Note: This is an archived Handbook entry from 2012.
|Dates & Locations:|| |
This subject has the following teaching availabilities in 2012:Semester 2, Parkville - Taught on campus.
Timetable can be viewed here. For information about these dates, click here.
|Time Commitment:||Contact Hours: Two 2-hour language seminars per week. |
Total Time Commitment:
4 contact hours per week and 6 additional hours per week. 120 hours per semester.
INDO10001/INDO20006 Indonesian 3 or equivalent or Asia Institute permission.
|Recommended Background Knowledge:|| |
|Non Allowed Subjects:||
Students who have successfully completed the following are ineligible: INDO10002 Indonesian 4; INDO10002 Indonesian 2B; INDO20007 Indonesian 2B; INDO30015 Indonesian 2B; 110-069 Indonesian Level 2B; 670-220 Indonesian Level 2B
|Core Participation Requirements:||
For the purposes of considering request for Reasonable Adjustments under the disability Standards for Education (Cwth 2005), and Students Experiencing Academic Disadvantage Policy, academic requirements for this subject are articulated in the Subject Description, Subject Objectives, Generic Skills and Assessment Requirements of this entry.The University is dedicated to provide support to those with special requirements. Further details on the disability support scheme can be found at the Disability Liaison Unit website: http://www.services.unimelb.edu.au/disability/
CoordinatorDr Edwin Jurriens
Dr Edwin Jurriens firstname.lastname@example.org
Students further develop their communicative abilities in Indonesian and their understanding of contemporary Indonesian culture and society by studying key issues such as the environment, modernity and development, and the complexities of ethnic and religious diversity. Students’ linguistic skills develop through reading short newspaper and magazine articles, viewing film and television clips, producing small research projects and opinion pieces, and engaging in informal and formal discussion groups. At the end of this subject students should be able to converse and write on a range of common topics, and be familiar with broad issues relevant to understanding Indonesian society.
At the end of this subject students will:
2 pieces of written work, 300 words each (due early and late semester) 20%, 2 revision tests (1 hour, 10% each) (early and late semester) 20%, 10-minute oral presentation (mid-semester) 10%, journal (ongoing throughout the semester) hurdle requirement, 1 reflective essay in English, 500 words (late semester) 10%, a 2-hour written examination (during examination period) 30%, and a 10-minute oral examination (during examination period) 10%. Class attendance is required for this subject; if you do not attend a minimum of 80% of classes without an approved exemption you will not be eligible for a pass in this subject. Assessment submitted late without an approved extension will be penalised at 10% per day. In-class tasks missed without approval will not be marked. All pieces of written work must be submitted to pass this subject.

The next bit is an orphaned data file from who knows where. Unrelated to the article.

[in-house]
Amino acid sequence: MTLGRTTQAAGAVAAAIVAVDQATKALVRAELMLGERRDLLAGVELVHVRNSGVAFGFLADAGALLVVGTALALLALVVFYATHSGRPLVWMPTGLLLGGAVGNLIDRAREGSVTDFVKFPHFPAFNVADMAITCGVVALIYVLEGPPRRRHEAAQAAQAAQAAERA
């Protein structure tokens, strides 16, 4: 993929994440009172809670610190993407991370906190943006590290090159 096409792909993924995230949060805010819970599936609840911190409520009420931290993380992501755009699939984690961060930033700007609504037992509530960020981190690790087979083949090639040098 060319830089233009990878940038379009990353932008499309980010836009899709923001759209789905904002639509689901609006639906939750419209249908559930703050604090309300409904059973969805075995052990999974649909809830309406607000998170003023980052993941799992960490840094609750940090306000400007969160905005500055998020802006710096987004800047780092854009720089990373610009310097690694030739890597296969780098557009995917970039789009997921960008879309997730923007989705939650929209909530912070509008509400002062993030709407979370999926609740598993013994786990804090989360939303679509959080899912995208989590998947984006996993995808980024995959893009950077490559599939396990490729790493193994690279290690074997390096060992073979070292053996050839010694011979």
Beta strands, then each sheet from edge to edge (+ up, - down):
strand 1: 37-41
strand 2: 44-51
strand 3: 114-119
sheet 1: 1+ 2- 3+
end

|Prescribed Texts:|| |
Materials supplied by the Institute.
|Recommended Texts:|| |
|Breadth Options:|| |
This subject potentially can be taken as a breadth subject component for the following courses:
You should visit learn more about breadth subjects and read the breadth requirements for your degree, and should discuss your choice with your student adviser, before deciding on your subjects.
|Fees Information:||Subject EFTSL, Level, Discipline & Census Date|
On completion of this subject students should:
• develop flexibility in new contexts;
New students will have their appropriate entry point determined by the Asia Institute, based on evidence of prior learning and/or results of a placement test as required. Placement Test information here.
Information on the Language Curriculum Reform is available here.
Diploma in Modern Languages (Indonesian) |
|Related Breadth Track(s):||
Indonesian - Entry Point 1 |
Download PDF version.